COMMENTARY | It is never an easy decision to send a star player home for the playoffs, but sometimes one of the limited postseason roster spots are just better utilized by someone else.
For the Atlanta Braves, Dan Uggla and B.J Upton have both hit below .200 for the season despite earning $26.2 million in combined salary. Forget simply starting a different player over them, could the Braves actually leave Uggla and Upton off of the postseason roster entirely?
The Barry Zito Precedent
The San Francisco Giants signed Zito to a seven-year $126 million contract in 2007 with the hopes that the southpaw would be an integral part of bringing a World Series title to the Bay Area. In 2010, the Giants' prayers were answered as they beat the Texas Rangers in five games to claim their first World Series title since 1954. Just one problem: Zito was nowhere to be found.
The Giants elected to leave their high-priced lefty off of their playoff roster after he posted his fourth straight losing season since signing the mega-deal. Despite making $18.5 million for the 2010 season -- $4.9 million more than any other player on the team - Zito's roster spot went to someone else and the Giants went on to win the World Series without him.
Space is Limited for the Braves
Assuming the Braves choose to carry a standard number of pitchers into the playoffs, that will leave around a baker's dozen available spots for position players. After the usual suspects like Freddie Freeman and Brian McCann take their seats on the postseason bus, there will really only be three empty chairs with Paul Janish, Joey Terdoslavich, Reed Johnson, Uggla and Upton all hoping to take a load off.
Janish would seem to be a lock as a late-inning defender given the fact that no other utility player plays third base or shortstop.
The tendinitis in Johnson's heel could still leave him off the roster, but with an MLB-leading .344 average as a pinch hitter this season, he has earned his spot and the Braves desperately want him to have it.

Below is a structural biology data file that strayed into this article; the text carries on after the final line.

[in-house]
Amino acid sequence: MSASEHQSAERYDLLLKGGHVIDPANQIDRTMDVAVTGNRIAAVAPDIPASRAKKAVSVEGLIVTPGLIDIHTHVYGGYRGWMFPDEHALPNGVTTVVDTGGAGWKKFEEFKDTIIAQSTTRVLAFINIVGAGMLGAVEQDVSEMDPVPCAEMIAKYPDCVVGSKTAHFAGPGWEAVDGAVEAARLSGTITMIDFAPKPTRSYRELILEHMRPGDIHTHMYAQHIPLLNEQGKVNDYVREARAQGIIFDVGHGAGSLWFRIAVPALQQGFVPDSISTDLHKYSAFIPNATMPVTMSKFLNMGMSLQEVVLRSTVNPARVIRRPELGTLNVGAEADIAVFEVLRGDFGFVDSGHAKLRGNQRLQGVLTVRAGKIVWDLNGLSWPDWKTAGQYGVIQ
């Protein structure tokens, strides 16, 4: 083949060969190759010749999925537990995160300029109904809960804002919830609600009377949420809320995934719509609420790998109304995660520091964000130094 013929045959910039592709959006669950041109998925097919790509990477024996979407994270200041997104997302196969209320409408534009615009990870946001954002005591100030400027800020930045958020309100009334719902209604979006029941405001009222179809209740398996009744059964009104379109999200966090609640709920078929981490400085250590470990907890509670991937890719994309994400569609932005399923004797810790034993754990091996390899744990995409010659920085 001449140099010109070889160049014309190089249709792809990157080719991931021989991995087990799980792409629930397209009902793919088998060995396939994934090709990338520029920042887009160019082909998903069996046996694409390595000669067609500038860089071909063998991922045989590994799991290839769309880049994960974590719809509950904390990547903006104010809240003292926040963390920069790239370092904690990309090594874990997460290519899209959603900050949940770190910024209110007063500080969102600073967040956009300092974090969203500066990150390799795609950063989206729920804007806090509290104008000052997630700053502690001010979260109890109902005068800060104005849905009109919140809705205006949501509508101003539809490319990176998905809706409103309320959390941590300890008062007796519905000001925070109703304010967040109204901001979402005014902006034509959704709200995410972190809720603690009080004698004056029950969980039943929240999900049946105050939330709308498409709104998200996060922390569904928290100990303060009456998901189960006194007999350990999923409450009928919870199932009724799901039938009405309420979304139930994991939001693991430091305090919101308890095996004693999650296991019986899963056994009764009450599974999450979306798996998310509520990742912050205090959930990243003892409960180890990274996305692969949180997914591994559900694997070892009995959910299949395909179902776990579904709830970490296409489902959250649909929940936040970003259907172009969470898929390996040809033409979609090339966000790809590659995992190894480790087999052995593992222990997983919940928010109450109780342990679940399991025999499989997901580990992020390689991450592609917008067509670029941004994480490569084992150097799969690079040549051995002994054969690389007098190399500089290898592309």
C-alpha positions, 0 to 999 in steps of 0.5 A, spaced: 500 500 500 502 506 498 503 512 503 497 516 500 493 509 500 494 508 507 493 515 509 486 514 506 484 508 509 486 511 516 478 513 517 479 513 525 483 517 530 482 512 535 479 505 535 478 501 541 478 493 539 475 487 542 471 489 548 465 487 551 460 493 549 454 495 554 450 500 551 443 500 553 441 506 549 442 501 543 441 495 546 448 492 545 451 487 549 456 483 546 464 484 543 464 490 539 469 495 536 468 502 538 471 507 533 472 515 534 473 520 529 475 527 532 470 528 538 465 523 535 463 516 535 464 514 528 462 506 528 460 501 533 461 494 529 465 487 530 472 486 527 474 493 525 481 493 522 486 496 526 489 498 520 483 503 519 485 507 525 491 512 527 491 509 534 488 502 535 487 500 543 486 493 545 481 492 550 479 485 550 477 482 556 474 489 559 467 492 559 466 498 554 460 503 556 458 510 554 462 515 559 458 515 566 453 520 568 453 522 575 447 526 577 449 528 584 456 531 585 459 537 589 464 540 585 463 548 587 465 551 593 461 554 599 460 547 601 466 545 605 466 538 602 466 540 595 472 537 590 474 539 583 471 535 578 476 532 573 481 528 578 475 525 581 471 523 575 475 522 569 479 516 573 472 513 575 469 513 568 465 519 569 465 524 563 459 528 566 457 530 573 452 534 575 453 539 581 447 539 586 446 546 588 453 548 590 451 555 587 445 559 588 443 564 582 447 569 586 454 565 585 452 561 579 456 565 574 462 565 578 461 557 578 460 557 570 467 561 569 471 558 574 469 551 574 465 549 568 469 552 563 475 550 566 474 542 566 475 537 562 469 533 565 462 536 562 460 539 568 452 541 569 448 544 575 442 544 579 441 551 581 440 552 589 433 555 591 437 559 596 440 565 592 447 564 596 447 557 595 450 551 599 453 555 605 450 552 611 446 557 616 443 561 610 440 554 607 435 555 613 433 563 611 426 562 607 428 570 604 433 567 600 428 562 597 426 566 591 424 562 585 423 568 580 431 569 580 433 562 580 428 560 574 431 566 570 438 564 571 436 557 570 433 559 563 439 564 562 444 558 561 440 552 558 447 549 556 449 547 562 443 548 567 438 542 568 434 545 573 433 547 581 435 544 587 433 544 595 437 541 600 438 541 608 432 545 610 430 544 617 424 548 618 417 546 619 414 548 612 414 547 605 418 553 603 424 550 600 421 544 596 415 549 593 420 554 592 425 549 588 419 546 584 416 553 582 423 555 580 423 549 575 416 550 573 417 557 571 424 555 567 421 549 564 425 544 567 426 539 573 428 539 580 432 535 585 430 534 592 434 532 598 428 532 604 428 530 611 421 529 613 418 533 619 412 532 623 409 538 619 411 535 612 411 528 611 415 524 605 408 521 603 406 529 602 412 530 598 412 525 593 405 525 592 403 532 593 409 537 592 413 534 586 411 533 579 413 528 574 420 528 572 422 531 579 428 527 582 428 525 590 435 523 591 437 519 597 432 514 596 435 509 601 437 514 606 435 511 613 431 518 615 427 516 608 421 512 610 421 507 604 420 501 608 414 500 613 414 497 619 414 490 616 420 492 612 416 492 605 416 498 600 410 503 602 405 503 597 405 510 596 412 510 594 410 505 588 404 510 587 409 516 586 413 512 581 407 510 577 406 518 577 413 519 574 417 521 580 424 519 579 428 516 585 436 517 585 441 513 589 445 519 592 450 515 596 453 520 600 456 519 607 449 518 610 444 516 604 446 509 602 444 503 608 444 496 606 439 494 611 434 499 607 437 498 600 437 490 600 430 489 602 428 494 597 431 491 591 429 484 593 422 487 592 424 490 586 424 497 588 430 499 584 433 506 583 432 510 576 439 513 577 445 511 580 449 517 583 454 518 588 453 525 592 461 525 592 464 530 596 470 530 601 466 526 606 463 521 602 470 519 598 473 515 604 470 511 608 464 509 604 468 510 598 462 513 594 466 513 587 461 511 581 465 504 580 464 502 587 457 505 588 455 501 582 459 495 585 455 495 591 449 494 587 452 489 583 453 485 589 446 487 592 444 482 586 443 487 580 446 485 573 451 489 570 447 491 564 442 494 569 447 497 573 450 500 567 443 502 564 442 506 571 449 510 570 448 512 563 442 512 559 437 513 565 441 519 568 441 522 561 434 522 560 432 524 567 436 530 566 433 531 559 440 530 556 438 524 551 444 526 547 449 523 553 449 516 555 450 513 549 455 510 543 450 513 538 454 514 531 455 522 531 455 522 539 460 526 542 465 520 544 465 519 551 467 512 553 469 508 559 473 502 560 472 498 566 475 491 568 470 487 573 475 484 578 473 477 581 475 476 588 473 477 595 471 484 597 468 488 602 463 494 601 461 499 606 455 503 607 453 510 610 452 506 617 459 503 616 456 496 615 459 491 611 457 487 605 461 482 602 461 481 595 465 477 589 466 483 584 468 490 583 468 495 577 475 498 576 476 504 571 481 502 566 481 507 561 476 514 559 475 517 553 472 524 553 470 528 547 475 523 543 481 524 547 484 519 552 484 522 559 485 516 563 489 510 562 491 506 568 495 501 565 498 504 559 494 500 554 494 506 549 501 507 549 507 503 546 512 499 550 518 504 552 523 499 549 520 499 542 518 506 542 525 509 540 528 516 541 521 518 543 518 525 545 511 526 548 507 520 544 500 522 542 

Terdoslavich would likely be the last man in or out. He has only managed a .224 average this season, but that is still 36 points higher than either Uggla or Upton. His value comes via his .294 average against lefties and his ability to play either corner outfield spot. However, Terdoslavich is currently 0-for-September, so he might have played his way off the roster.
Dan Uggla's Value
Sure, Uggla has hit .183 this season, but it has weirdly been a somewhat productive .183.
He is still a threat to go deep on every single swing. His 22 home runs ranks him No. 2 on the team behind only the 26 homers that Justin Upton has hit, and Uggla has done so in 91 fewer at-bats.
Uggla has turned all of those long balls into 55 RBIs for a team that has been known to go through periods of offensive famine. And somehow, despite carrying an anemic batting average, his 71 walks have helped earn him an on-base percentage of .309 -- higher than Andrelton Simmons or Evan Gattis.
I know fans like to make light to the struggling second baseman by using colorful nicknames like 'Dan Struggla," but there is no question that Uggla is the kind of player who can get hot and carry a team.
This is the same man who, in 2011, was batting .173 through July 4, but then proceeded to go on a franchise record 33-game hitting streak. The Braves can't leave that potential production at home in October.
Not only should Uggla make the postseason roster, he really should be allowed to start over Elliot Johnson at second base and see if he can't earn his spot back once the slate is wiped clean and everyone starts with a batting average of .000 in the playoffs.
B.J. Upton's Value
As a hitter, Upton's value is nearly nonexistent.
His .188 average he been of the mundane, unproductive variety. The .188 marks he wears like a scarlet letter comes with 147 strikeouts and only nine home runs, 26 RBIs and 30 runs scored.
His highest value would be as a potential base-stealer. His 12 pillow pilfers are No. 2 on the team behind Jordan Schafer's 21. However, Elliot Johnson has proven to be a very capable base-stealer as he has swiped seven bags in only 23 games with the Braves. It seems the one area in which Upton thought to hold a competitive advantage is not such a bonus after all.
But, like Uggla, Upton has some odd statistical anomalies that might give the Braves pause when writing out the playoff roster. In 2008, Upton had a power-deficient season in which he belted only nine home runs -- coincidentally the same number of times he has gone yard this season -- yet, in the playoffs Upton exploded and hit seven more round-trippers in just 16 games.
The feather in Upton's cap is the fact that he is one of only two Atlanta players who have already participated in a World Series (Gerald Laird). Upton hit .250 and stole four bases in the 2008 World Series for the Tampa Bay Rays, so Atlanta already knows the postseason stage will not be too big for him.
Ultimately, if Brandon Beachy is healthy enough to make the Braves' playoff roster, there may not be room for Upton in October. However, if Atlanta chooses to go one light in the pitching department, Upton's potential is formidable enough to bury him on the bench.
Anthony Schreiber is a freelance sportswriter who has been following the Atlanta Braves for over 20 years. He has penned articles for a variety of online publications and magazines.
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